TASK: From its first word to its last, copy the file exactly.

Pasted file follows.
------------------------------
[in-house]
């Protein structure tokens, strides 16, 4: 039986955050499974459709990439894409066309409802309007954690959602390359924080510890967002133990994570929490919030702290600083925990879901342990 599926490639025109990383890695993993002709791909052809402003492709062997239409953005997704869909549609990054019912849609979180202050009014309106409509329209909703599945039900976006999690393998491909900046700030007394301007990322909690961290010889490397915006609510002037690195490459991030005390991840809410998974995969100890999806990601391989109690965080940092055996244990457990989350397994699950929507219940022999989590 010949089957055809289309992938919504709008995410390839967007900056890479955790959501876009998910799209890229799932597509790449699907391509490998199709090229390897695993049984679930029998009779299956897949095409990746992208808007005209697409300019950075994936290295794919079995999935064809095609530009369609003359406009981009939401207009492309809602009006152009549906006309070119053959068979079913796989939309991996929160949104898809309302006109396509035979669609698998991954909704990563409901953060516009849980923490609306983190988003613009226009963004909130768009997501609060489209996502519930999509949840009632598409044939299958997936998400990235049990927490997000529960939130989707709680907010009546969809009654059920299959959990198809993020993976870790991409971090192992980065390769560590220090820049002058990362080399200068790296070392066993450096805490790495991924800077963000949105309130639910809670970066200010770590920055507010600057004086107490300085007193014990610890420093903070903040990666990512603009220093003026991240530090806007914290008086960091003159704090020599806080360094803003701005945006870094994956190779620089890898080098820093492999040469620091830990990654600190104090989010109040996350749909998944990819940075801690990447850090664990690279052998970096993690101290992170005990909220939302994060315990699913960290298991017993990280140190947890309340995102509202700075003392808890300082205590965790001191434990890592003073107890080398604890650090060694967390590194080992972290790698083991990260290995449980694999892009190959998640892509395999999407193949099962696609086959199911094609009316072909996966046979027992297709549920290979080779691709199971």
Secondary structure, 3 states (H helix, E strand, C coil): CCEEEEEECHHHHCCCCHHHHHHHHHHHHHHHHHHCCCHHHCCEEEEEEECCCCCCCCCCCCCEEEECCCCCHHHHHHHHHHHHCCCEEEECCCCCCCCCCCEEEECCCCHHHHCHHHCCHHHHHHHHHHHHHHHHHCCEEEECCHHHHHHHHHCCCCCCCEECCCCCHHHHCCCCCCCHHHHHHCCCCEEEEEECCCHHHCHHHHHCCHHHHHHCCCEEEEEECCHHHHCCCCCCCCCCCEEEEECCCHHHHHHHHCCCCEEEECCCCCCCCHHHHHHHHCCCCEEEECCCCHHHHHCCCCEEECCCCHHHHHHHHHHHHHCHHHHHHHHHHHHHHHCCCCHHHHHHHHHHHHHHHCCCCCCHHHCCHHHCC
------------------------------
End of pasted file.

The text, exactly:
[in-house]
């Protein structure tokens, strides 16, 4: 039986955050499974459709990439894409066309409802309007954690959602390359924080510890967002133990994570929490919030702290600083925990879901342990 599926490639025109990383890695993993002709791909052809402003492709062997239409953005997704869909549609990054019912849609979180202050009014309106409509329209909703599945039900976006999690393998491909900046700030007394301007990322909690961290010889490397915006609510002037690195490459991030005390991840809410998974995969100890999806990601391989109690965080940092055996244990457990989350397994699950929507219940022999989590 010949089957055809289309992938919504709008995410390839967007900056890479955790959501876009998910799209890229799932597509790449699907391509490998199709090229390897695993049984679930029998009779299956897949095409990746992208808007005209697409300019950075994936290295794919079995999935064809095609530009369609003359406009981009939401207009492309809602009006152009549906006309070119053959068979079913796989939309991996929160949104898809309302006109396509035979669609698998991954909704990563409901953060516009849980923490609306983190988003613009226009963004909130768009997501609060489209996502519930999509949840009632598409044939299958997936998400990235049990927490997000529960939130989707709680907010009546969809009654059920299959959990198809993020993976870790991409971090192992980065390769560590220090820049002058990362080399200068790296070392066993450096805490790495991924800077963000949105309130639910809670970066200010770590920055507010600057004086107490300085007193014990610890420093903070903040990666990512603009220093003026991240530090806007914290008086960091003159704090020599806080360094803003701005945006870094994956190779620089890898080098820093492999040469620091830990990654600190104090989010109040996350749909998944990819940075801690990447850090664990690279052998970096993690101290992170005990909220939302994060315990699913960290298991017993990280140190947890309340995102509202700075003392808890300082205590965790001191434990890592003073107890080398604890650090060694967390590194080992972290790698083991990260290995449980694999892009190959998640892509395999999407193949099962696609086959199911094609009316072909996966046979027992297709549920290979080779691709199971």
Secondary structure, 3 states (H helix, E strand, C coil): CCEEEEEECHHHHCCCCHHHHHHHHHHHHHHHHHHCCCHHHCCEEEEEEECCCCCCCCCCCCCEEEECCCCCHHHHHHHHHHHHCCCEEEECCCCCCCCCCCEEEECCCCHHHHCHHHCCHHHHHHHHHHHHHHHHHCCEEEECCHHHHHHHHHCCCCCCCEECCCCCHHHHCCCCCCCHHHHHHCCCCEEEEEECCCHHHCHHHHHCCHHHHHHCCCEEEEEECCHHHHCCCCCCCCCCCEEEEECCCHHHHHHHHCCCCEEEECCCCCCCCHHHHHHHHCCCCEEEECCCCHHHHHCCCCEEECCCCHHHHHHHHHHHHHCHHHHHHHHHHHHHHHCCCCHHHHHHHHHHHHHHHCCCCCCHHHCCHHHCC